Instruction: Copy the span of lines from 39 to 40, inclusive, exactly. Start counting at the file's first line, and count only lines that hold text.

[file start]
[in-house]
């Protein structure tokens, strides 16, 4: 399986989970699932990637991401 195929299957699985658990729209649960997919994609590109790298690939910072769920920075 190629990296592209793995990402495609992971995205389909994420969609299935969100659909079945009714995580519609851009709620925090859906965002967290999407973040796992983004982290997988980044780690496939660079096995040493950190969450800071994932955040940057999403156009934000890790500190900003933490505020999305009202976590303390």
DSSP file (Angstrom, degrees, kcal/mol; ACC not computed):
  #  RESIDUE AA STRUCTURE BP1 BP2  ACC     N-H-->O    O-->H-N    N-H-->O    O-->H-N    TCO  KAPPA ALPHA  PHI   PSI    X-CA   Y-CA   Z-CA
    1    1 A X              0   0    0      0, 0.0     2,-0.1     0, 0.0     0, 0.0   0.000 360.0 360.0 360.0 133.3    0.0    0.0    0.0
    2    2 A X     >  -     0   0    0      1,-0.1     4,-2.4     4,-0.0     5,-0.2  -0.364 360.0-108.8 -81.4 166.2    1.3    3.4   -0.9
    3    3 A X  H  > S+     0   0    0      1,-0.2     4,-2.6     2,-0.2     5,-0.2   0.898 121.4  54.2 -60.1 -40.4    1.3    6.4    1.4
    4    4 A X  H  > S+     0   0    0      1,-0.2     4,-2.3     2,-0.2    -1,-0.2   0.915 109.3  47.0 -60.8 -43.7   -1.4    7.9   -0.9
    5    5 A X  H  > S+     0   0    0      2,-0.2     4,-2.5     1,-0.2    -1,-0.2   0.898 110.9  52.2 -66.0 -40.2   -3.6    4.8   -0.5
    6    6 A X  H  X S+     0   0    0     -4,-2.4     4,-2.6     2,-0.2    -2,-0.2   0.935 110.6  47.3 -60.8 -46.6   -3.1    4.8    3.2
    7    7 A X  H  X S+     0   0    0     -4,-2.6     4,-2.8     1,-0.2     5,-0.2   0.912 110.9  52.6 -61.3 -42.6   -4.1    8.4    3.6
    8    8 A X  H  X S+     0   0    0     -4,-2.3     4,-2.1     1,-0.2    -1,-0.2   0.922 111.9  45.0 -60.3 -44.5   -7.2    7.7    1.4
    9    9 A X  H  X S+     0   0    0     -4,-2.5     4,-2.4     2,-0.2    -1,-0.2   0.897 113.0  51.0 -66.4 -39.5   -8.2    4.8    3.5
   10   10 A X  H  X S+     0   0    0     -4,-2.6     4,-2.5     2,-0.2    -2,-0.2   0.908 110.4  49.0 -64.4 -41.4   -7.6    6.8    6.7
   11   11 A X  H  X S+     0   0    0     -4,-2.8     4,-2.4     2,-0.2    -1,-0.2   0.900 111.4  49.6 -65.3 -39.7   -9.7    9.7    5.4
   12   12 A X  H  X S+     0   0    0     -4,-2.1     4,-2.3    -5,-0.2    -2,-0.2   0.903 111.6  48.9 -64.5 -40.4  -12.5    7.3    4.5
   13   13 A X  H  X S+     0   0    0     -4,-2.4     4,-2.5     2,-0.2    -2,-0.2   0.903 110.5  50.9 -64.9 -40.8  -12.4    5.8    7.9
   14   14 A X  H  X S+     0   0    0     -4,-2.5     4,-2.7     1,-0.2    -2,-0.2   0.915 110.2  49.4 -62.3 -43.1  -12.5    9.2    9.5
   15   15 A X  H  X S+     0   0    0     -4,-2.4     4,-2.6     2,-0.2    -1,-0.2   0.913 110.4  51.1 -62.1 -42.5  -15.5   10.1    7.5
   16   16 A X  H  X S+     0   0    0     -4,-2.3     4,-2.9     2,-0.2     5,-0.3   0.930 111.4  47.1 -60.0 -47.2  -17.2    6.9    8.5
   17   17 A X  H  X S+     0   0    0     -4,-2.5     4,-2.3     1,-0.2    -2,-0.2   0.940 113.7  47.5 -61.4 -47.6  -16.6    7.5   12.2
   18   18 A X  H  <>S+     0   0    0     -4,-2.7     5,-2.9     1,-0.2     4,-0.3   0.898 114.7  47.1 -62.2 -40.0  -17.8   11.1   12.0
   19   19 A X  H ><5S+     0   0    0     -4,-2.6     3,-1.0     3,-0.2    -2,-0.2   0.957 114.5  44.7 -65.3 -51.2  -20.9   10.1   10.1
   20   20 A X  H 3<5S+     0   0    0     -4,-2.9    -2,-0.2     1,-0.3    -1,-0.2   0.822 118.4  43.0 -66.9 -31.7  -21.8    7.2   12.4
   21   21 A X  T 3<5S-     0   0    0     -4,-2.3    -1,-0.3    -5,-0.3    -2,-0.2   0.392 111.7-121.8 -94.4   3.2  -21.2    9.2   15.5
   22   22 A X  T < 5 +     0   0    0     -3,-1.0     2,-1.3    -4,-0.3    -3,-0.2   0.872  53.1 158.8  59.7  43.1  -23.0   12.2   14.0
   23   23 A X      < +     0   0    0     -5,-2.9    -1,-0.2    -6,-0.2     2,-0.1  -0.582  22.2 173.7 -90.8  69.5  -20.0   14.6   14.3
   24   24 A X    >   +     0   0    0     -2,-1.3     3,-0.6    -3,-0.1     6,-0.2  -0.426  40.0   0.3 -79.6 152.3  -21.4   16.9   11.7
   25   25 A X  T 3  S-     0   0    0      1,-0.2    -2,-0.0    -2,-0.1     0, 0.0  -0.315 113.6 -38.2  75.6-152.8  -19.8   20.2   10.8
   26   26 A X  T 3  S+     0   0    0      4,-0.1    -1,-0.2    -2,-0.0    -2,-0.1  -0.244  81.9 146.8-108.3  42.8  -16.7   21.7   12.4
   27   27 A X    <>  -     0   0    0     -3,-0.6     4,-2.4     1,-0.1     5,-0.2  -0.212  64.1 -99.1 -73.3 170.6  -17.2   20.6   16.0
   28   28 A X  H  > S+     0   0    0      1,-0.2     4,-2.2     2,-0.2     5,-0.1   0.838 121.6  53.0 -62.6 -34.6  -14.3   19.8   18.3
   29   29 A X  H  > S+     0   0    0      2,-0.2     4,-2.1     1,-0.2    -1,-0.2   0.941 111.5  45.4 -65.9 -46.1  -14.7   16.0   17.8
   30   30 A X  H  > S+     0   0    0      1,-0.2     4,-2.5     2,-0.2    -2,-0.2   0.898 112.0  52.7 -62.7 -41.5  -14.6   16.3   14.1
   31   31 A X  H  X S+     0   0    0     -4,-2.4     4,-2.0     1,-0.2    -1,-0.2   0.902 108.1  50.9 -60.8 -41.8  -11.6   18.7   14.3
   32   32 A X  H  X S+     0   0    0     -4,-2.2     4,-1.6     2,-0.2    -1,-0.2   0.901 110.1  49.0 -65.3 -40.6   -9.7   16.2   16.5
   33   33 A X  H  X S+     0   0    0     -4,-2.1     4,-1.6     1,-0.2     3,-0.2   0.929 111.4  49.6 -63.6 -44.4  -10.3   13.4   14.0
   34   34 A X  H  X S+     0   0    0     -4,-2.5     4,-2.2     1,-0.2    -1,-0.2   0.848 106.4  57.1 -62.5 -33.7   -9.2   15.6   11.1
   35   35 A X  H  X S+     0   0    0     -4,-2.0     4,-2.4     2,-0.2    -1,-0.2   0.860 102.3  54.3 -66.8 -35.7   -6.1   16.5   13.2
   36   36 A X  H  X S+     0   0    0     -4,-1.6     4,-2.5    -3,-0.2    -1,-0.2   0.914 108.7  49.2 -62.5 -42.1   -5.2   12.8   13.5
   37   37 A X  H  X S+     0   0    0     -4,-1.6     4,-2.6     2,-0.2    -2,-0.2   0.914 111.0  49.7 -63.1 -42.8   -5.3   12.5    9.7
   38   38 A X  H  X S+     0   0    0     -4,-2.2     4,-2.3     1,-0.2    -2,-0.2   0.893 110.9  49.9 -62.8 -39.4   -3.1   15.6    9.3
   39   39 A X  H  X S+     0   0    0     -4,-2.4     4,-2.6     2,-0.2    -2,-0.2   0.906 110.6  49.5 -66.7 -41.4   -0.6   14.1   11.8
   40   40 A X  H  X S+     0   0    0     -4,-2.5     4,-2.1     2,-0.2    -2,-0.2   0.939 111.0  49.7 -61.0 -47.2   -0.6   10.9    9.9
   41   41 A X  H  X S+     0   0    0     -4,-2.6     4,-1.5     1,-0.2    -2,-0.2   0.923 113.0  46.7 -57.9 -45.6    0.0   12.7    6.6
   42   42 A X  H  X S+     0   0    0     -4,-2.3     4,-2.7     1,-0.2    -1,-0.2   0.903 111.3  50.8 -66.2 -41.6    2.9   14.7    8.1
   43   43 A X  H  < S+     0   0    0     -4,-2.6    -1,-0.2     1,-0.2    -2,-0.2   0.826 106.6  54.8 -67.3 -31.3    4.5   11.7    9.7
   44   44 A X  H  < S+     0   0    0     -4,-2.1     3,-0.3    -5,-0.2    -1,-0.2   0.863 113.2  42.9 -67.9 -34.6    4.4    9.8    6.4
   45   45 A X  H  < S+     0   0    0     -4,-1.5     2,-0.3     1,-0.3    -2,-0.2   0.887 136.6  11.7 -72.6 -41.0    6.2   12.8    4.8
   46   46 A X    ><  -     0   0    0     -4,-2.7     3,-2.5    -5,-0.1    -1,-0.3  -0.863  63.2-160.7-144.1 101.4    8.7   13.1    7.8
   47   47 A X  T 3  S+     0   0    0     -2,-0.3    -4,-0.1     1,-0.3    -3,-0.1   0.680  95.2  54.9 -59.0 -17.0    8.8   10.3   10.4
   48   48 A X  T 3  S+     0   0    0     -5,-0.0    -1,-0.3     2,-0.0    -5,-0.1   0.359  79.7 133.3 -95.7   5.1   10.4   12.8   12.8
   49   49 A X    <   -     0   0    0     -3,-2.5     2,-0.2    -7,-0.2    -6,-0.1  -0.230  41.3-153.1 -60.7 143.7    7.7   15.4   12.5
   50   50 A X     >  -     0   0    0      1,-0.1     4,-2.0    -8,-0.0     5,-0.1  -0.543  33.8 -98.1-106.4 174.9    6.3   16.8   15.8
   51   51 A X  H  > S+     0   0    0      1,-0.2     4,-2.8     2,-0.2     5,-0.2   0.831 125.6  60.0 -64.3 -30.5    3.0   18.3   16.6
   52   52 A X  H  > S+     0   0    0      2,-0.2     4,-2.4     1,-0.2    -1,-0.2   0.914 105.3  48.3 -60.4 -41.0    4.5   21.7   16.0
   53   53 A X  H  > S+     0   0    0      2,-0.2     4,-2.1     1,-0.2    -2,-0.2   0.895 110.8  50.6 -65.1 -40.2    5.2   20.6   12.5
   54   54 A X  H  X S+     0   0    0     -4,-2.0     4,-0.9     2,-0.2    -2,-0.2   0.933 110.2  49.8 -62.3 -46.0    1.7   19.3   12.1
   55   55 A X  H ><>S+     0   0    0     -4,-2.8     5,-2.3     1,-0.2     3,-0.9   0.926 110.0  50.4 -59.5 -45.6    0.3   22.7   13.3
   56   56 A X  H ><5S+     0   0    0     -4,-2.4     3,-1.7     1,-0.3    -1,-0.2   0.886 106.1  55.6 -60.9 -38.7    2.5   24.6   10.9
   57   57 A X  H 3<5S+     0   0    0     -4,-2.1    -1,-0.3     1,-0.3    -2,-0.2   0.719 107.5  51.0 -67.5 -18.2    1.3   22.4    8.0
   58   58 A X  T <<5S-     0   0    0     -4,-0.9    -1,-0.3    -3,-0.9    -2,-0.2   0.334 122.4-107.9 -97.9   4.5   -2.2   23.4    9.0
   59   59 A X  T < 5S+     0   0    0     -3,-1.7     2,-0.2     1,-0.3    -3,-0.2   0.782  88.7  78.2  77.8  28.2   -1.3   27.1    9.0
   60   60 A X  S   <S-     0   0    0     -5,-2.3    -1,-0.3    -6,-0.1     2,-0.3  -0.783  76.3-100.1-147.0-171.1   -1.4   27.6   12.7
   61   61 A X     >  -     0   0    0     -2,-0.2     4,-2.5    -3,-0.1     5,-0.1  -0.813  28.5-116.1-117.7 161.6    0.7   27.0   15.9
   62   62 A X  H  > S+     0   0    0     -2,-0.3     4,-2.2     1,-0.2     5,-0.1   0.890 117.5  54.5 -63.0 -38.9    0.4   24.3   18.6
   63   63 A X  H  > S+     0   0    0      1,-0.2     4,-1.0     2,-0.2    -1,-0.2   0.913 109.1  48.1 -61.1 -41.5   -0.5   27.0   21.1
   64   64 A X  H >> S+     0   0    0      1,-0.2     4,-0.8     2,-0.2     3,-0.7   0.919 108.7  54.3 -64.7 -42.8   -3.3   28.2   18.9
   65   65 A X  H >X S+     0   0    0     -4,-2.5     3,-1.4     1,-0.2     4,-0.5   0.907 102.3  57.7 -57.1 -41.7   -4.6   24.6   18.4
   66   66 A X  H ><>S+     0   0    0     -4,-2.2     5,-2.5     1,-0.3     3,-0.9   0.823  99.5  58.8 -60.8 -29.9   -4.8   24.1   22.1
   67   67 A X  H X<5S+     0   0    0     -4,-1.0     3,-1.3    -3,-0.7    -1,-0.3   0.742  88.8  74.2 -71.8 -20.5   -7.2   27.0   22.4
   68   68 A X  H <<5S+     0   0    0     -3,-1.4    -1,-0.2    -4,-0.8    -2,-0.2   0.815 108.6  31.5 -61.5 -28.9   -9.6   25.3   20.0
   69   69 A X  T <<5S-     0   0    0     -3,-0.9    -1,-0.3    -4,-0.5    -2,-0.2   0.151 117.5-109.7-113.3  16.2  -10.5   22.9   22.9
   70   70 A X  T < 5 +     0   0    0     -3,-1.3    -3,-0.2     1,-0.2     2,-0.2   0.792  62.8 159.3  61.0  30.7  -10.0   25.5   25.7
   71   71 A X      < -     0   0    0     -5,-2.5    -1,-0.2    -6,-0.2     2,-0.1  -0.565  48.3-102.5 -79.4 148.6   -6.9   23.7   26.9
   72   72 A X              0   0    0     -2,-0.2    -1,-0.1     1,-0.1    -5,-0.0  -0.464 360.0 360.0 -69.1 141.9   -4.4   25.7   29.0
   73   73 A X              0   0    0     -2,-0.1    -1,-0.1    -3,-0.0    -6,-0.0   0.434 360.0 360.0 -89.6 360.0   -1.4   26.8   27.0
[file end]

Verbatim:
   35   35 A X  H  X S+     0   0    0     -4,-2.0     4,-2.4     2,-0.2    -1,-0.2   0.860 102.3  54.3 -66.8 -35.7   -6.1   16.5   13.2
   36   36 A X  H  X S+     0   0    0     -4,-1.6     4,-2.5    -3,-0.2    -1,-0.2   0.914 108.7  49.2 -62.5 -42.1   -5.2   12.8   13.5